When it happens again, I want you to think back to that Stones’ song that Trump’s campaign kept playing at his rallies: You Can’t Always Get What You Want. Sometimes, though, you don’t even get what you need. Sometimes, you get what you deserve.

 

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Jesus Christ: Error Theorist

A moral error theory is one form of moral anti-realism; it combines cognitivism with a failure theory, the belief that moral claims, despite their being truth-valued, are none of them true – Richard Garner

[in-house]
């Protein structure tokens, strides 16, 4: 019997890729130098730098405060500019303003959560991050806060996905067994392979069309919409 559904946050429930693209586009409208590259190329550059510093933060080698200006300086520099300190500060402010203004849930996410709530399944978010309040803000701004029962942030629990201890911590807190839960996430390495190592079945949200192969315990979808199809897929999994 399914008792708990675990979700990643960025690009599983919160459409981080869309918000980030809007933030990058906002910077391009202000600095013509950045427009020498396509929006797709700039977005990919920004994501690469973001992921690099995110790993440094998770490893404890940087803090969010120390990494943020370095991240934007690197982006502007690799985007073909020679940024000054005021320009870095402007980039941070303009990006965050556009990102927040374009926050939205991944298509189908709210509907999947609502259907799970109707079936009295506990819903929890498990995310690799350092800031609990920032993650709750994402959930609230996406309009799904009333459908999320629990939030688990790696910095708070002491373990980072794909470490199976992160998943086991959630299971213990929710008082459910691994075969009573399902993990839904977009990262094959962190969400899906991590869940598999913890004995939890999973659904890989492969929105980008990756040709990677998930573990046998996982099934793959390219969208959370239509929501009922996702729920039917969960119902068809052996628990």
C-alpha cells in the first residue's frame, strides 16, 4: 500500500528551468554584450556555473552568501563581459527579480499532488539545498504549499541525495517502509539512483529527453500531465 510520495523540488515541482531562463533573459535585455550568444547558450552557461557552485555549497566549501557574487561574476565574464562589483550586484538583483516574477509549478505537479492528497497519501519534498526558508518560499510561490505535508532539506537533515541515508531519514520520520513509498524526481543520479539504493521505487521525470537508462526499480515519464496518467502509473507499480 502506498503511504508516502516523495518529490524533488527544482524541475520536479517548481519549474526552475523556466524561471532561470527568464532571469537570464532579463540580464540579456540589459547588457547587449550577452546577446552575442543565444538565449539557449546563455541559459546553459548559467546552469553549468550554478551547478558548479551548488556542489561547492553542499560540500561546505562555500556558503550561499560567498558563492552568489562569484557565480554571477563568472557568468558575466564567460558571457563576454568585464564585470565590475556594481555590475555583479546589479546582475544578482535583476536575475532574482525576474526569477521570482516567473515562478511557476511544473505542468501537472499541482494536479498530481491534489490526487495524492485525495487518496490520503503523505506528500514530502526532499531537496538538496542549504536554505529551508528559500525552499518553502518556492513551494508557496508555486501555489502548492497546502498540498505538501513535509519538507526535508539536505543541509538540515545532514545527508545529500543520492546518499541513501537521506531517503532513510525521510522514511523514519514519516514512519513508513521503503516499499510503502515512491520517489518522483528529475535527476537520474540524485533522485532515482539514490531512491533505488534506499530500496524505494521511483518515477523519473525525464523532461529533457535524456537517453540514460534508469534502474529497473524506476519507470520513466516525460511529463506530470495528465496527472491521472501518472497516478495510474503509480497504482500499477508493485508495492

Two questions have always puzzled me: How and why was Jesus born? I don’t mean birthed by Mary, I think I understand how that happened (at least the last bit). I mean divided from the father. Something must have prompted this ultimate schizoid break; Jesus is clearly depicted as the son of god, and physically or metaphorically, the single defining characteristic of a child relative to a parent is coming after. The impetus had to come from outside of the father, as events, such as procreation, must occur in time and not strictly within the timeless deity. It is impossible to be sure, but I believe I may finally have the solution to this mystery. I believe Jesus was born of god in response to a human error concerning morality. Jesus was then born to woman to correct that error – man’s moral realism.